Research Article: Molecular damage in cancer: an argument for mTOR-driven aging

Date Published: December 31, 2011

Publisher: Impact Journals LLC

Author(s): Mikhail V. Blagosklonny.

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Abstract

Despite common belief, accumulation of molecular damage does not play a key role in aging. Still, cancer (an age-related disease) is initiated by molecular damage. Cancer and aging share a lot in common including the activation of the TOR pathway. But the role of molecular damage distinguishes cancer and aging. Furthermore, an analysis of the role of both damage and aging in cancer argues against “a decline, caused by accumulation of molecular damage” as a cause of aging. I also discuss how random molecular damage, via rounds of multiplication and selection, brings about non-random hallmarks of cancer.

Partial Text

Aging is defined as a decline caused by accumulation of all sorts of damage, in particular, molecular damage. This statement seemed so obvious that it was not questioned. Yet several lines of evidence rule out molecular damage as a cause of aging [1-15]. Yes, of course, molecular damage accumulates over time. But this accumulation is not sufficient to cause organismal death. Eventually it would. But the organism does not live long enough, because another cause terminates life first [8]. This cause is aging, a continuation of developmental growth. Definitely, developmental growth is not driven by accumulation of molecular damage, although molecular damage accumulates. Similarly, aging is not driven by damage.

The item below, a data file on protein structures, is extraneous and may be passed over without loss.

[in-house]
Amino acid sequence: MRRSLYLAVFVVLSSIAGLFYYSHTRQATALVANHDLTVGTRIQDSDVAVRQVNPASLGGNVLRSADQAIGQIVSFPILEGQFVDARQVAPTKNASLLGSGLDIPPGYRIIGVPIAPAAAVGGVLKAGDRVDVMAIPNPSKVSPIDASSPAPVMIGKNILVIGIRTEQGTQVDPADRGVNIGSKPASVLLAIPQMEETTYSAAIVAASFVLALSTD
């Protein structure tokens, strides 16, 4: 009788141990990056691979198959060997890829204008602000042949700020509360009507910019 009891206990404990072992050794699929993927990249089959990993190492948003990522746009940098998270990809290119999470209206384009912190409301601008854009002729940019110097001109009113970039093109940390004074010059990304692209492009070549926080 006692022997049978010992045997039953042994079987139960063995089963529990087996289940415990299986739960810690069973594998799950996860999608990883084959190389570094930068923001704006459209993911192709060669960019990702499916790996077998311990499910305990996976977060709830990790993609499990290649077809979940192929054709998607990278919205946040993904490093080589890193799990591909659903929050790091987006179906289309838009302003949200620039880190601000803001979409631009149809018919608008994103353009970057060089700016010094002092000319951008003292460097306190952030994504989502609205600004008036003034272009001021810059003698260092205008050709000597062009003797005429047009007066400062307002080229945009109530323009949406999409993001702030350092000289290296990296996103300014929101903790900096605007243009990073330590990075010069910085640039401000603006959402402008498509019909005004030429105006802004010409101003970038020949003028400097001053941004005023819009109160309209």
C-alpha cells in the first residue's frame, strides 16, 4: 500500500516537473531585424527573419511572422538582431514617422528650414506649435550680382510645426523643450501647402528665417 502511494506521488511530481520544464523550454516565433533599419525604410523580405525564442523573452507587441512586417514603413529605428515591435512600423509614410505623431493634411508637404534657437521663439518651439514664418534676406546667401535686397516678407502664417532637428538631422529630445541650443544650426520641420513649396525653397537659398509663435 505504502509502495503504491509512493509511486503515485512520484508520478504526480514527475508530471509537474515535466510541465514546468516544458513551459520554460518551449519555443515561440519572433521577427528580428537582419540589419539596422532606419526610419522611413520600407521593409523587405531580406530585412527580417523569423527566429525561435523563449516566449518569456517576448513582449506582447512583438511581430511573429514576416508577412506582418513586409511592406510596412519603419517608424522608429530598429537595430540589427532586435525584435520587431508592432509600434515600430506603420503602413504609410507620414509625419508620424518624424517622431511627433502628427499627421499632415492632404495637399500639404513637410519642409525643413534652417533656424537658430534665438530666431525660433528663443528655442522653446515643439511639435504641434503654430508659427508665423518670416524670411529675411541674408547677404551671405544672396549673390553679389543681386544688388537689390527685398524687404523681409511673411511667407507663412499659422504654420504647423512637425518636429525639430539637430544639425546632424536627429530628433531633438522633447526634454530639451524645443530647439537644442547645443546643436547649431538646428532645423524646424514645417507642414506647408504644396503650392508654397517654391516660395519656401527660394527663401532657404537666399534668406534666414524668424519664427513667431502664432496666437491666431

Although molecular damage is typically necessary for cancer initiation, this damage limits life span not because of cellular decline but because of cellular robustness. Damage undergoes multiplication and selection. Aging by itself is a selective force that favors cancer probably because aging cells are signal resistant, thus providing selective advantage to cells that by-pass the need in mitogenic signals. In addition to non-random selection for oncogenic mutations, cancer cells accumulate even higher levels of random “passenger” mutations. Despite that cancer cells are robust. It must be expected that a lower rate of DNA damage in normal cells cannot cause cellular decline. Yes, molecular damage accumulates but is not a driving force for aging. Aging would occur in the absence of any molecular damage. On the other hand, yes, molecular damage is involved in something like cancer that can limit lifespan in mammals to some extend. Noteworthy, worms and flies do not die from cancer. Still they undergo PI3K/TOR-dependent aging [263-269].

 

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